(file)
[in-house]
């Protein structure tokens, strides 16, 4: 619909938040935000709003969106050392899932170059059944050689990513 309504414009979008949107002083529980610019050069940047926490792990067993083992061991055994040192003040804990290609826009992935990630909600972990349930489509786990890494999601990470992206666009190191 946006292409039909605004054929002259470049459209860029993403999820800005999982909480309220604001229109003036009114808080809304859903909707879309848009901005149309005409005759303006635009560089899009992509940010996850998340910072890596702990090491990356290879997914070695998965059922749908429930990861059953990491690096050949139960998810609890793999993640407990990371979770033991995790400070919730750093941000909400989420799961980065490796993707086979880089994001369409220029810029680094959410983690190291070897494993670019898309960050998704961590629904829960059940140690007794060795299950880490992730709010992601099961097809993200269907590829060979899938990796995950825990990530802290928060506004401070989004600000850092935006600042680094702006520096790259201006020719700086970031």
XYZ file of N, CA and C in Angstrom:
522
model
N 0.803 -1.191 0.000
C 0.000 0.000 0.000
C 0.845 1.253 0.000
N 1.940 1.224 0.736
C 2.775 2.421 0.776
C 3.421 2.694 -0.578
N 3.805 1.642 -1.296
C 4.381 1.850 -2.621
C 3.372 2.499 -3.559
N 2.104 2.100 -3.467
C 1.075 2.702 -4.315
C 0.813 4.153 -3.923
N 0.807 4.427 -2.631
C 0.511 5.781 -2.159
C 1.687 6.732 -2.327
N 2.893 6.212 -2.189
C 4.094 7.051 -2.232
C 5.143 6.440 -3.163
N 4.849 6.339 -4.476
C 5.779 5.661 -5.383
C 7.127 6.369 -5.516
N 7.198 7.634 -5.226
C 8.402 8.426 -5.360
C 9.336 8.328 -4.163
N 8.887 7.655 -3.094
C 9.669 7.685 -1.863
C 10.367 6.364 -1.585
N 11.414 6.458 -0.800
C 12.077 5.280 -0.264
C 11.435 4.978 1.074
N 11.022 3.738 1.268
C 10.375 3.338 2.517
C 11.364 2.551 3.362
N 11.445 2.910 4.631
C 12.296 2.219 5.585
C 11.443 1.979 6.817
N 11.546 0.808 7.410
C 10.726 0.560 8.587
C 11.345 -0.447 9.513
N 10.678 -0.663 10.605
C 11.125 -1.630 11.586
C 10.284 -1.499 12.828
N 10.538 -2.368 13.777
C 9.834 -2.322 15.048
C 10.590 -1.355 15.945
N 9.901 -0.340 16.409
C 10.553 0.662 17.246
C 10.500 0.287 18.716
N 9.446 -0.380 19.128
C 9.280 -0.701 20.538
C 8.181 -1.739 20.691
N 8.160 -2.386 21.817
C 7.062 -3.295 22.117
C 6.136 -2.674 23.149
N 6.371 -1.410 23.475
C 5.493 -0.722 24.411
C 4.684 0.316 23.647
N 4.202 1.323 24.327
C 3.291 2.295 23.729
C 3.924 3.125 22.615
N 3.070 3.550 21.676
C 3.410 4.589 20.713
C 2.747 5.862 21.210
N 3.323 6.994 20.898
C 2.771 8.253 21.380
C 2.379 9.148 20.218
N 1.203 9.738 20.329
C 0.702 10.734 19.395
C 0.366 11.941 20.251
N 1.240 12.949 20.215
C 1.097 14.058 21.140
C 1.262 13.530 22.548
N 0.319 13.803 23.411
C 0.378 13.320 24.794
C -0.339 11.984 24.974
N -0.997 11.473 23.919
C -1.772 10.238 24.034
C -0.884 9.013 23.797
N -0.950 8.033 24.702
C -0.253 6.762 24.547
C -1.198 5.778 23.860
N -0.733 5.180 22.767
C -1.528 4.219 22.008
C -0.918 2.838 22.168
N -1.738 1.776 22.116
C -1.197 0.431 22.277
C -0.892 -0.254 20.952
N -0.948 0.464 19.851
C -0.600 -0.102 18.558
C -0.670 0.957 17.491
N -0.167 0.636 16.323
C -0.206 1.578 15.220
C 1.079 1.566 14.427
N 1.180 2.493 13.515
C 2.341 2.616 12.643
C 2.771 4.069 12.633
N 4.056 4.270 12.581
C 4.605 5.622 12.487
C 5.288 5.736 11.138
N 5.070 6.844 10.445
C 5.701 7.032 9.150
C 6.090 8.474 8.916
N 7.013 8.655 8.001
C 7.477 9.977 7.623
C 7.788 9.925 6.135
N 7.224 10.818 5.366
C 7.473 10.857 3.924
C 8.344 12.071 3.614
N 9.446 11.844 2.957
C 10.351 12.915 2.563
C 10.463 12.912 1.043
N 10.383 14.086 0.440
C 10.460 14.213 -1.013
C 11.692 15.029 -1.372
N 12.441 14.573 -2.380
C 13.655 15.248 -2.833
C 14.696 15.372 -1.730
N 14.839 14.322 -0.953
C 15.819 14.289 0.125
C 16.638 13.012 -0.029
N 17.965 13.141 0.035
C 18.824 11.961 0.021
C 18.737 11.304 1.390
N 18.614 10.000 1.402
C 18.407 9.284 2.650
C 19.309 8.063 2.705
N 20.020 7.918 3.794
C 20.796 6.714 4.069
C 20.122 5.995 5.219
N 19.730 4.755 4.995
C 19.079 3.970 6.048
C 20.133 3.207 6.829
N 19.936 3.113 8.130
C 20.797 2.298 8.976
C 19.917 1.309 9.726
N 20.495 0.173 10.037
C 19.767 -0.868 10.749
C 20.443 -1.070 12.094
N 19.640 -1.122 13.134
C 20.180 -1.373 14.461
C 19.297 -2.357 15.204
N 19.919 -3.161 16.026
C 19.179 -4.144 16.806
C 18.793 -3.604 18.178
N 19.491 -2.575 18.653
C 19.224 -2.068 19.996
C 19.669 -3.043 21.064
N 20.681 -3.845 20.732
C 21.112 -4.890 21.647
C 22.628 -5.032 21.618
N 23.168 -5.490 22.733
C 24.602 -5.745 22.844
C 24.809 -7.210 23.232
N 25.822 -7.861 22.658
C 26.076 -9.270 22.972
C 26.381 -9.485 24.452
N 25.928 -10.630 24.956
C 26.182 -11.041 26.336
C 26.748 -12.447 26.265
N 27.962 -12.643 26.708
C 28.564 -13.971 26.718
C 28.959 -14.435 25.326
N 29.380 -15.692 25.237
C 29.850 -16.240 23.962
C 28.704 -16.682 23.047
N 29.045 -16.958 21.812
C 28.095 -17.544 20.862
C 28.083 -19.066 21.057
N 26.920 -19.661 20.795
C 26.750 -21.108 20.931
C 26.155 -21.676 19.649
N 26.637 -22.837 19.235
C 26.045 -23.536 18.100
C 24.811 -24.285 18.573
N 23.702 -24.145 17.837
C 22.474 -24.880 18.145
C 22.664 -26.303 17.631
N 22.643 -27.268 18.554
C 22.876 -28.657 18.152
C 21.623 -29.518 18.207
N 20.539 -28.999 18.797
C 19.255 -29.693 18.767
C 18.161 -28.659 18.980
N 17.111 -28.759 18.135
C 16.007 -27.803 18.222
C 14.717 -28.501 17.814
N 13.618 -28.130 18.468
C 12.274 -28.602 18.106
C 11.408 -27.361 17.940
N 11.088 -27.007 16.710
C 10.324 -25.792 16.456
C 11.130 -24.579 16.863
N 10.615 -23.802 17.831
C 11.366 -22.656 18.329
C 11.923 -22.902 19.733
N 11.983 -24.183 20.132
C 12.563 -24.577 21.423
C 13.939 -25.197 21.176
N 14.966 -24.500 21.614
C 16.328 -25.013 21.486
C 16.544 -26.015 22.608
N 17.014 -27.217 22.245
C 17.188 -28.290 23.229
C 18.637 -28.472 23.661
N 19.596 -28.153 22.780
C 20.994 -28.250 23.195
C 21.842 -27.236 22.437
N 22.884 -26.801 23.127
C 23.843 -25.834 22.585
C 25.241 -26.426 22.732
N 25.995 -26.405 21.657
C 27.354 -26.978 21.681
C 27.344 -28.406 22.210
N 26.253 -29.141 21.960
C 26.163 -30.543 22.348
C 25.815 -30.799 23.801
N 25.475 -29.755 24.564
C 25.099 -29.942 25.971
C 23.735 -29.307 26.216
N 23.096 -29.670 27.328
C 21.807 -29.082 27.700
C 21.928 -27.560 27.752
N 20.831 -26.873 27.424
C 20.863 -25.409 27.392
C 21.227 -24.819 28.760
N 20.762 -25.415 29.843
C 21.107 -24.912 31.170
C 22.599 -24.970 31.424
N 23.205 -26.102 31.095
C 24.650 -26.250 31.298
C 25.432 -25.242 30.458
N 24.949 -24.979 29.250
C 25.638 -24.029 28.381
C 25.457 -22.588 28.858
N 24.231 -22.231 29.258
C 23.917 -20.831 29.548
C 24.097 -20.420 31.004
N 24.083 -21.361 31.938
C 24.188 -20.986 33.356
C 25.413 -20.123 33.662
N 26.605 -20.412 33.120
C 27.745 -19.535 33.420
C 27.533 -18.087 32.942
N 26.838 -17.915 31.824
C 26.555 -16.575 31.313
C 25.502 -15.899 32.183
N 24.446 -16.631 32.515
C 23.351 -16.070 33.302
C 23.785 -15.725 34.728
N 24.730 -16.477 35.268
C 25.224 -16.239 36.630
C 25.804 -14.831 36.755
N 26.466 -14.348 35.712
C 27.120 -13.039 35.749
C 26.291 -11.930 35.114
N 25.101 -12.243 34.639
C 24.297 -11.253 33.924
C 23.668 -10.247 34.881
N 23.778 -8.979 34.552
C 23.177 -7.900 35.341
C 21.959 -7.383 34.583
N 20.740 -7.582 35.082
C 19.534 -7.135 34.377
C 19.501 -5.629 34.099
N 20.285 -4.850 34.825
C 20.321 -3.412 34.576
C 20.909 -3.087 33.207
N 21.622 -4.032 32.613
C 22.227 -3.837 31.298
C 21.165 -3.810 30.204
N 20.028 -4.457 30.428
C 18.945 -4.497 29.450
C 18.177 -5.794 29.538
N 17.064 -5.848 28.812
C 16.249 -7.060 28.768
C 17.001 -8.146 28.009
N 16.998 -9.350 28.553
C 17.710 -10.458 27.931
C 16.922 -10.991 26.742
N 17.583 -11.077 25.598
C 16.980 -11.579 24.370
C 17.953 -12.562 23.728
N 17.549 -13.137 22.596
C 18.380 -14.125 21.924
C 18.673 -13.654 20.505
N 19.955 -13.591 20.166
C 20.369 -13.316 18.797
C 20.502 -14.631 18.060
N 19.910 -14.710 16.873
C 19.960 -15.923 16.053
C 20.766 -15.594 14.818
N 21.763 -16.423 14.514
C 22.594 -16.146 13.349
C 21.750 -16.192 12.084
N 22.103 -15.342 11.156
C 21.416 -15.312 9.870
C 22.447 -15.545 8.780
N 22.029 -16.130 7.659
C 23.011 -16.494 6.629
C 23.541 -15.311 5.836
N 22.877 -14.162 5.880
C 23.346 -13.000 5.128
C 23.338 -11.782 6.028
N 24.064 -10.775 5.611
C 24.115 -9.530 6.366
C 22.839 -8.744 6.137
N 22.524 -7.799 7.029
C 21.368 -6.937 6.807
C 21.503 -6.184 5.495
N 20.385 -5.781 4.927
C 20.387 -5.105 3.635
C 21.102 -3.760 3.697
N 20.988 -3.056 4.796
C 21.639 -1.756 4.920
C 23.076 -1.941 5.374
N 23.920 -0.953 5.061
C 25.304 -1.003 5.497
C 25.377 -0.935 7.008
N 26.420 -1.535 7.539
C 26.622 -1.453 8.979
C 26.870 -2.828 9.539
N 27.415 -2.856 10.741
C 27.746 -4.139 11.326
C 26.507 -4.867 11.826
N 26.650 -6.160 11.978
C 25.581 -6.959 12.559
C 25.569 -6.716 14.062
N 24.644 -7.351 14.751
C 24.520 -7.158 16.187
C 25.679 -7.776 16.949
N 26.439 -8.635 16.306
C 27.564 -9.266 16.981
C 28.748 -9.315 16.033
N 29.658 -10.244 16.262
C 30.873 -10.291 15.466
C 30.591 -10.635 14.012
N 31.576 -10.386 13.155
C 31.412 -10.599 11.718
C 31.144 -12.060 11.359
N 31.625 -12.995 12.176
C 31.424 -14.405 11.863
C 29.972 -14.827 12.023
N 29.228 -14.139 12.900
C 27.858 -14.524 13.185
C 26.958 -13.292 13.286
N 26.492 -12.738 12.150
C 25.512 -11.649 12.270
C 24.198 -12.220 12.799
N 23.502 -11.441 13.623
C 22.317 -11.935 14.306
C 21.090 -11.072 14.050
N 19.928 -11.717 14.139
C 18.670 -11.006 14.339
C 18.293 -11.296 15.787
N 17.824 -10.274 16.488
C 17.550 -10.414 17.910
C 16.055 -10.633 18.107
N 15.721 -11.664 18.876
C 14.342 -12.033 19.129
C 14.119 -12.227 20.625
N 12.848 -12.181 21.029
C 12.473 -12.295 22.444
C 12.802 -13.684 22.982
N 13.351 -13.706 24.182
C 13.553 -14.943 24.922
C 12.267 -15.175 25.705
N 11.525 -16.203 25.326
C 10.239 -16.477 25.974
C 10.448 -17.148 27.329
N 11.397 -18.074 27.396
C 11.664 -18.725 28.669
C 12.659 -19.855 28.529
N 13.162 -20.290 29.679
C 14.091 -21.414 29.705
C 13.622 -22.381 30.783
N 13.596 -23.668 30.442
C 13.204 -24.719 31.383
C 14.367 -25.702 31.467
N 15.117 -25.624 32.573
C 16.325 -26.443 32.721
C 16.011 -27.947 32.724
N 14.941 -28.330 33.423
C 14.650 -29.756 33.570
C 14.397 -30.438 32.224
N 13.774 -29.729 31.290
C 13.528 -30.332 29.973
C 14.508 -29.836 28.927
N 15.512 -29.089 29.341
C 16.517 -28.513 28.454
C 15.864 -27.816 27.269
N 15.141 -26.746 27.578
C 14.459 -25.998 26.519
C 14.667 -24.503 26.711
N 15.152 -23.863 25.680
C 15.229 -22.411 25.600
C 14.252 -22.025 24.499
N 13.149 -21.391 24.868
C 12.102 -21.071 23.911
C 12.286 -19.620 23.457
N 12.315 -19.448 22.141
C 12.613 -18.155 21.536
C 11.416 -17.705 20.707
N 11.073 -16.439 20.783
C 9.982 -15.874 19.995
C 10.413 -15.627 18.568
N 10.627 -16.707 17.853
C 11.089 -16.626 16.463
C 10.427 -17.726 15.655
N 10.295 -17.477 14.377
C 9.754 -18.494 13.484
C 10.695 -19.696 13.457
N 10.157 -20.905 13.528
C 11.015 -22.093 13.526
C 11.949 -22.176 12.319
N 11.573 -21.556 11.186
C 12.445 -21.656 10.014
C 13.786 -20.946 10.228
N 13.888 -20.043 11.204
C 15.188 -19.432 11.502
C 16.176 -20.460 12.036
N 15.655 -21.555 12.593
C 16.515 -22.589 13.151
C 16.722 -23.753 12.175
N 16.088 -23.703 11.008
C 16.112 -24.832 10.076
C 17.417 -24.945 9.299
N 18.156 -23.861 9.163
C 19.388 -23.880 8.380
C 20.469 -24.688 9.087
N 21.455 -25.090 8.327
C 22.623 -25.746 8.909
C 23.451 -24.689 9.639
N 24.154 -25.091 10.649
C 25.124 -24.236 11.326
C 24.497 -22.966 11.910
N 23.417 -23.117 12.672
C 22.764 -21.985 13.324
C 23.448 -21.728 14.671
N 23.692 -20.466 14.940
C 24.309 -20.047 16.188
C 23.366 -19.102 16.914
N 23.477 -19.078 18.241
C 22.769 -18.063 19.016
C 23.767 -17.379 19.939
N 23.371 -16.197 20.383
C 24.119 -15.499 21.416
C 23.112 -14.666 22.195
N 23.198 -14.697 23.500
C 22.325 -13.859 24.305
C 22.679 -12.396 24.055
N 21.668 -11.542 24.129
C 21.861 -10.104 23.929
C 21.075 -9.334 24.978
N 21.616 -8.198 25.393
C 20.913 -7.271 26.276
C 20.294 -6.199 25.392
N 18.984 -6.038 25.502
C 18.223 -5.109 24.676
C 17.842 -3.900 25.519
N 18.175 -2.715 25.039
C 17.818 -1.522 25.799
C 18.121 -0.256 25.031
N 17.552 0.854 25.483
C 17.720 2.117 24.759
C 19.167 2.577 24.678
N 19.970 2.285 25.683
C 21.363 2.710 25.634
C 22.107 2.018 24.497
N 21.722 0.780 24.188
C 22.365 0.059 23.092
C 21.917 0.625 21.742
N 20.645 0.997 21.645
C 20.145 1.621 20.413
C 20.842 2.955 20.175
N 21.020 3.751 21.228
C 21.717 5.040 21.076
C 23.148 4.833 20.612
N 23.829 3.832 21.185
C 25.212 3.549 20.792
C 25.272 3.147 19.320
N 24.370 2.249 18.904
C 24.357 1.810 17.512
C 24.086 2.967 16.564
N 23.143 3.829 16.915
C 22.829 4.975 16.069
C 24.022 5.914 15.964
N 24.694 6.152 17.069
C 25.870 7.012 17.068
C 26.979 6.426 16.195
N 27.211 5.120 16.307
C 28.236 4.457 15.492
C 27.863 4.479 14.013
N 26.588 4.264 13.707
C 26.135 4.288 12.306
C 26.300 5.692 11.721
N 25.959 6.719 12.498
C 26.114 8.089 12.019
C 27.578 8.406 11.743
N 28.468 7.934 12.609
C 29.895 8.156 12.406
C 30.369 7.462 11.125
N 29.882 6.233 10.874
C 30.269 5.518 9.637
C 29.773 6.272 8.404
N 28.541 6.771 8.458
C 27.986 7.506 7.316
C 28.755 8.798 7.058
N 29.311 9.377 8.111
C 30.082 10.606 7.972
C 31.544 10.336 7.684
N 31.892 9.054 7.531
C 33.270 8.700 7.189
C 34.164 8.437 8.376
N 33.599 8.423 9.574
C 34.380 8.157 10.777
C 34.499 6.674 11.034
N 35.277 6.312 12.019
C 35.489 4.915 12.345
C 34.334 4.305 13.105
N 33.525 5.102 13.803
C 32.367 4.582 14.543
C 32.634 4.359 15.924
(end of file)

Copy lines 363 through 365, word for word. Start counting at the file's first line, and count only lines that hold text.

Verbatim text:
N 15.721 -11.664 18.876
C 14.342 -12.033 19.129
C 14.119 -12.227 20.625